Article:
It makes me a little crazy. They wake up MayDay, who needs more sleep than they do, before he really should be up. They crawl up in my bed and have loud conversations about whose turn it is to talk. They run laps down the hallway. They operate with all cylinders firing but no direction, something akin to a bouncy ball in a racquetball court: random, crazy, unpredictable, and a little painful if you accidentally cross paths.
I know I should be grateful that they're that excited to go to school -- I mean, I guess I'd rather have to focus their energies enough to get out the door than have to cajole and convince and bribe them into their carseats. By the time they get to school, they have been sufficiently wiggly to expend surplus energy, and, miracle of miracles, they're both actually able to focus on learning/playing. But my goodness! Some sympathy for the sleepy one over here, please!
If the big boys have a good week at school, they get to go camping with Daddy on Friday night. I am thankfully exempt from attendance at this exciting event due to my extremely gravid state. Pregnant women, according to CPod, especially ones with only five weeks remaining, are precluded from sleeping anywhere but a real bed. Which, keep your fingers crossed, means I will get to sleep . . . until I wake up. All by myself. Oh, my goodness. I don't remember the last time I just got to sleep until my internal timer decided to acknowledge daylight.
So I've been thinking about what it would take for me to wake up as alert and happy as my children are upon their reentry to consciousness. Twelve hours of sleep every night? A gradual transition from sleep to wakefulness instead of the full throttle launch forced on me by the big boys? How about intentionally waking up an hour before the boys do so I can have a period of quiet time in which I am not required to interact with others? Yeah. That will happen.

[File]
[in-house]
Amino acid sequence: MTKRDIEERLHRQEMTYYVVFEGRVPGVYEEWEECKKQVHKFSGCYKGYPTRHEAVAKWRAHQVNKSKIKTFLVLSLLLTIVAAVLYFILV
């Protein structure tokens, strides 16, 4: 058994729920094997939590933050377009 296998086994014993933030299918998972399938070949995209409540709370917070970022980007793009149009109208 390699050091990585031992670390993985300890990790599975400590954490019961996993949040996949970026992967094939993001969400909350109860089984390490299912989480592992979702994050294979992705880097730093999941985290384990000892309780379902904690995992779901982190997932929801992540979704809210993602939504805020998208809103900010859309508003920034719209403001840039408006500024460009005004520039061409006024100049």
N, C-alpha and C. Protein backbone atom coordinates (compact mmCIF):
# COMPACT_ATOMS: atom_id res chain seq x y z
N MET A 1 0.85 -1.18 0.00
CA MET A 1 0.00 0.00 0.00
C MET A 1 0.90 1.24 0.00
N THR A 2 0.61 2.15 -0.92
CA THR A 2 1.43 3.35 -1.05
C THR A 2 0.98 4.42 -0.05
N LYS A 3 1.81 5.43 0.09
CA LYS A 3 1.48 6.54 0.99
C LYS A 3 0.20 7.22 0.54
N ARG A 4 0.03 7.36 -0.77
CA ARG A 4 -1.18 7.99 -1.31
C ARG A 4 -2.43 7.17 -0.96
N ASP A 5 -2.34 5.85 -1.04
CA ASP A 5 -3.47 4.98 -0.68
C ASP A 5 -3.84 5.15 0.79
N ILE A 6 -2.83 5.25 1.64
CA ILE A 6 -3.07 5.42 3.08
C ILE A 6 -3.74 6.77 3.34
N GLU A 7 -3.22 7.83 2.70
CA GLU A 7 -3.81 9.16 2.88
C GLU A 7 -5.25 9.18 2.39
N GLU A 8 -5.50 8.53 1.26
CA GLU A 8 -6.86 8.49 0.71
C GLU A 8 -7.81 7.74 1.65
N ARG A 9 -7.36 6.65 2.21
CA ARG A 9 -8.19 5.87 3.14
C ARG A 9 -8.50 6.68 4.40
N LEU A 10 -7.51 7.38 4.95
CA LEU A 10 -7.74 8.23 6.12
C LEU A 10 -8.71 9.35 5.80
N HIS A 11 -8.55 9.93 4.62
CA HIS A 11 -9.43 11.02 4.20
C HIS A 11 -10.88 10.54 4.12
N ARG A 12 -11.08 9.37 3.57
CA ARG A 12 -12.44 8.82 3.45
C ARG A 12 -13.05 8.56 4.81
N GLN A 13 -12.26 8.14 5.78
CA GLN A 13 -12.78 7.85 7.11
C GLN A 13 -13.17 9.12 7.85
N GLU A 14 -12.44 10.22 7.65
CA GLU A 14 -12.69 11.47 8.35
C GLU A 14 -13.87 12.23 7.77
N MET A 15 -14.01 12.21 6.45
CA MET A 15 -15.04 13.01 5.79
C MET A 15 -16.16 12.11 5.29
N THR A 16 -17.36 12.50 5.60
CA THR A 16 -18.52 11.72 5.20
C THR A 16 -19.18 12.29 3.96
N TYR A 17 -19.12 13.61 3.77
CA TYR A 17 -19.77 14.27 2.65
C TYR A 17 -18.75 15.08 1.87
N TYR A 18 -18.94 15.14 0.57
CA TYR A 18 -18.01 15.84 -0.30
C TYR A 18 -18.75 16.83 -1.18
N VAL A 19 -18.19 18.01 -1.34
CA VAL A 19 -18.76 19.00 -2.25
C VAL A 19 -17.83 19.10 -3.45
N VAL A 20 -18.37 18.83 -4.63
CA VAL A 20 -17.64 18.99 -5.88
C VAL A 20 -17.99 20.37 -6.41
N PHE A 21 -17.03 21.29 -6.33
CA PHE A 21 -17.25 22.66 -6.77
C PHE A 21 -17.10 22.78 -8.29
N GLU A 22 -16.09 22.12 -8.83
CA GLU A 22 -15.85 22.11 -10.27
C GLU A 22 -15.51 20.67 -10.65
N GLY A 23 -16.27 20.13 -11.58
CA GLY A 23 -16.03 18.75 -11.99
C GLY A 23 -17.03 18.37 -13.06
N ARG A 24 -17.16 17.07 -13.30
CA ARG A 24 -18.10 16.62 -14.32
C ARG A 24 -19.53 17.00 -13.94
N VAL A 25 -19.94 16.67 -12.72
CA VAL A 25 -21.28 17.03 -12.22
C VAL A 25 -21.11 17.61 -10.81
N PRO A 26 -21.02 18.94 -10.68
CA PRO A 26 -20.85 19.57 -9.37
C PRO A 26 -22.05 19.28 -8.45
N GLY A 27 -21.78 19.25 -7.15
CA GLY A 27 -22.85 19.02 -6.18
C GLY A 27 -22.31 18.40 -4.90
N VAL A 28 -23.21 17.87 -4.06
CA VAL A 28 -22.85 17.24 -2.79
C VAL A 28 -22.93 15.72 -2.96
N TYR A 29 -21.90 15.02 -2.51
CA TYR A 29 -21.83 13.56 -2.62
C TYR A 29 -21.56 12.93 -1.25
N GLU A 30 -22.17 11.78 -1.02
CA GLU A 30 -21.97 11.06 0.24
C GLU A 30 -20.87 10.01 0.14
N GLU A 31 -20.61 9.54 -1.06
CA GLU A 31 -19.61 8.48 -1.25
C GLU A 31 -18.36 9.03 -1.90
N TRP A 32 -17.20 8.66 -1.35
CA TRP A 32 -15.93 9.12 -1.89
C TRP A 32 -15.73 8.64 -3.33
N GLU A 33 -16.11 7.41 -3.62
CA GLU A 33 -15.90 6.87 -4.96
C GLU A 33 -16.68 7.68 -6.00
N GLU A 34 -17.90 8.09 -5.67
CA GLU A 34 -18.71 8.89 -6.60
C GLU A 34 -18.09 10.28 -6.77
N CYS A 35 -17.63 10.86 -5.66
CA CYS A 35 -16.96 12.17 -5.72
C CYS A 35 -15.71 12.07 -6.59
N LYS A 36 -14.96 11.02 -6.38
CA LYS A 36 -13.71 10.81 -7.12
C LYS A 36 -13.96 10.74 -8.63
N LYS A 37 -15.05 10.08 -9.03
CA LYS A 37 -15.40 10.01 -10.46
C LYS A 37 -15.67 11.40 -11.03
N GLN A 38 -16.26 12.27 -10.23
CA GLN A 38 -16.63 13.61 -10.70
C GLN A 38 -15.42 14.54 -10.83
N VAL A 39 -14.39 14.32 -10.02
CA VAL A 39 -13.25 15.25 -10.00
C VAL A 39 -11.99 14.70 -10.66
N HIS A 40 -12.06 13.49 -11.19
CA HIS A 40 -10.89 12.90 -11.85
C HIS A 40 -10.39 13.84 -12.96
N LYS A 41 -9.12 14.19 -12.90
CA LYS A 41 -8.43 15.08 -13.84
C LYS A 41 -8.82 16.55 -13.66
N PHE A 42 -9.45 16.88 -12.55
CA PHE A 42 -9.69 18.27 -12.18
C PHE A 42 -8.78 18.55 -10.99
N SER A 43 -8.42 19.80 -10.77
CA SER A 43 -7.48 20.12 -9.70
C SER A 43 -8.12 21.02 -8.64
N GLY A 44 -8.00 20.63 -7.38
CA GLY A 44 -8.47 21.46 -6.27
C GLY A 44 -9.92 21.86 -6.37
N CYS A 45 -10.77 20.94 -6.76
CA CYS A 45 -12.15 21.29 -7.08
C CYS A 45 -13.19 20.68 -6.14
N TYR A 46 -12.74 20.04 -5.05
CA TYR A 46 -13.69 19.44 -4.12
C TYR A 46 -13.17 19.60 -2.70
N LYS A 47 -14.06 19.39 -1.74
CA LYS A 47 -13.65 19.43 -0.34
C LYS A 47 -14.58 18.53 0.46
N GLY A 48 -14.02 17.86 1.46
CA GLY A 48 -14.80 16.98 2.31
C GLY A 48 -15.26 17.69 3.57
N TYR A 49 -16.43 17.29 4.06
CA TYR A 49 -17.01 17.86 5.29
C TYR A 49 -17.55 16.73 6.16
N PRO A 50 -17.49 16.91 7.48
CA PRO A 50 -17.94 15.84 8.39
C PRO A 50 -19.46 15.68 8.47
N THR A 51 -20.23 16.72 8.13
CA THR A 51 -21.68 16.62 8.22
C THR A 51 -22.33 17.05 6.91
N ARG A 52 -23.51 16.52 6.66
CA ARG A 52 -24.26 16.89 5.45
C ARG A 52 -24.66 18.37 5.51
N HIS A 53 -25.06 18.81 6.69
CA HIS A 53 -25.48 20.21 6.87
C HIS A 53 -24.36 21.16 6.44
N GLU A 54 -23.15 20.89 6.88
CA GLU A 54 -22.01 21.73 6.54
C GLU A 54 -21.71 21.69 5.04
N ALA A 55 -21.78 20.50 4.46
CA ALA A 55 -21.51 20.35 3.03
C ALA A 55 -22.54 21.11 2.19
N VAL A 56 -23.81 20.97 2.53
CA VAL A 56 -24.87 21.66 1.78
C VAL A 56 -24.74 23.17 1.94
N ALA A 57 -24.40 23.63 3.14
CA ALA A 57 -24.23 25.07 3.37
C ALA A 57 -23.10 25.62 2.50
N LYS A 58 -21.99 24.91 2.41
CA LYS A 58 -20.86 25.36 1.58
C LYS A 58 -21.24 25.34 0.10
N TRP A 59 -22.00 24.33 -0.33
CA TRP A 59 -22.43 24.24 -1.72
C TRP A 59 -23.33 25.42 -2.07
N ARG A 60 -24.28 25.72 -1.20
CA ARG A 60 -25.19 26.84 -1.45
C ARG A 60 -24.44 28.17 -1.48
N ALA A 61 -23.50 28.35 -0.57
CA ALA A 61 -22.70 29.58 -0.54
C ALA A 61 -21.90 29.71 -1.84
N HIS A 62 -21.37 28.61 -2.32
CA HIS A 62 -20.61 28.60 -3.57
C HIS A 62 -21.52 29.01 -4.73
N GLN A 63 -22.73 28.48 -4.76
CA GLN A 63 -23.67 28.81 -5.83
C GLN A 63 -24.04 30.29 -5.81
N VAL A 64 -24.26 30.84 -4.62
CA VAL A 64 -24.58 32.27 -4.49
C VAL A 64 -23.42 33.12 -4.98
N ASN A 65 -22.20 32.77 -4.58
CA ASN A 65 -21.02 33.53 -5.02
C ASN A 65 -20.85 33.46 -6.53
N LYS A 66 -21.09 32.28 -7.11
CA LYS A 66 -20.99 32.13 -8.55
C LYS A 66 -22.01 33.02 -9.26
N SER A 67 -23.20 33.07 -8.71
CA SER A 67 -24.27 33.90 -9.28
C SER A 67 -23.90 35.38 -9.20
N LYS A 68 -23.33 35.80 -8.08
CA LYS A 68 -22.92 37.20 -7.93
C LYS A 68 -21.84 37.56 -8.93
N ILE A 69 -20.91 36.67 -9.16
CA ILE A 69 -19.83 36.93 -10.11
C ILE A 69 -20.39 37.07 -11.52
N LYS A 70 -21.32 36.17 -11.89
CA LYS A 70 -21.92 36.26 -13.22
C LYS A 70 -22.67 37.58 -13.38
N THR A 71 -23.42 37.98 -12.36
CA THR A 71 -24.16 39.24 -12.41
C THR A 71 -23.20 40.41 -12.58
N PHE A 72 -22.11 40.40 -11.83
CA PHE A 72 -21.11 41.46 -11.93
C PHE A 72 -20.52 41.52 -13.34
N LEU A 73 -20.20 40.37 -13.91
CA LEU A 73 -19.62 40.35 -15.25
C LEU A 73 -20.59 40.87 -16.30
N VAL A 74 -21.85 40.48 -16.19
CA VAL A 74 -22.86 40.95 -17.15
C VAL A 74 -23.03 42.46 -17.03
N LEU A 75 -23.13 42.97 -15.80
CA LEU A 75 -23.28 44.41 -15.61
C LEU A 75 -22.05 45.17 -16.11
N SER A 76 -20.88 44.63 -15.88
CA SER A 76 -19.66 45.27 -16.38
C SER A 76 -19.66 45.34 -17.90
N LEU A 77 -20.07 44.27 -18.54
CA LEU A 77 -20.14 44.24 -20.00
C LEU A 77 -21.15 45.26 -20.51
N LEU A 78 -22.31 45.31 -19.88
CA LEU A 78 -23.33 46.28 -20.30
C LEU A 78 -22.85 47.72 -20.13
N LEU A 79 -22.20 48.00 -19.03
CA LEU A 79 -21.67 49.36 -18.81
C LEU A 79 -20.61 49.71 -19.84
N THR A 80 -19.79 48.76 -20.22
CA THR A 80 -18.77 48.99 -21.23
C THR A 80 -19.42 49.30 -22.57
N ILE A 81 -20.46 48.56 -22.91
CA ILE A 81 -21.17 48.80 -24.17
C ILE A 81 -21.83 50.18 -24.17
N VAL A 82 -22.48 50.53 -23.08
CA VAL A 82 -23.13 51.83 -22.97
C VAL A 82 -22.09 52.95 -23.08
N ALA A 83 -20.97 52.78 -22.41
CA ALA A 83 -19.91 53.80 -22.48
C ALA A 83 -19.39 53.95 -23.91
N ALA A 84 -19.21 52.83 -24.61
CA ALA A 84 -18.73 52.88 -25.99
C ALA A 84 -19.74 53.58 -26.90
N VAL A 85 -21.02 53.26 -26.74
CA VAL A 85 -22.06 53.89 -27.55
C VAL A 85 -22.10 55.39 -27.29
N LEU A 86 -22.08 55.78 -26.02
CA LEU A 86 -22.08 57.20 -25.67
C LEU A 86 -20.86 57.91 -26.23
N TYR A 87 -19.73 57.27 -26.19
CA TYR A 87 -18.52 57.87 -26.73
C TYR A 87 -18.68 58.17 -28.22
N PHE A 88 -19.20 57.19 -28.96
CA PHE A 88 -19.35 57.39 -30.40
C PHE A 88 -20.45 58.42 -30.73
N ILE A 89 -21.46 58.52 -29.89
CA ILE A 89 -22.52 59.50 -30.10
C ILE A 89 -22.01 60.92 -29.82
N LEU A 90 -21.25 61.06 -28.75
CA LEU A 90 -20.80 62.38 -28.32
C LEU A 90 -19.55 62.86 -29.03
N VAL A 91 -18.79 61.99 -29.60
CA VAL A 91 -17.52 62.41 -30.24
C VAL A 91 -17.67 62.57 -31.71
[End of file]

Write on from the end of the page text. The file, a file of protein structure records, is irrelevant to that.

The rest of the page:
I just don't think it's in the cards.
They must get it from CPod.
When I was in high school, attending early morning seminary, I was a monster. My mom would come in my room to wake me up at her own physical and emotional peril, because she never knew if I would be throwing verbal projectiles or real ones. I'm better now, but only just -- no more rudeness, unless you count scowling.
My mom maintains that she wasn't a morning person until she taught early-morning seminary. It is her fervent prayer that each of her children will have the same opportunity. I ask her to please refrain from calling such curses down upon my head, because I could seriously curl up in a fetal position right now just thinking about a 5AM alarm every day.
Oh, well. I'll count my blessings. My kids are obviously getting enough sleep, and they love school, and they wake up happy to start the day. I'll try not to put a damper on their enthusiasm with my lack of morning cheer. Let's just hope they don't grow into an attitude as dismal as mine!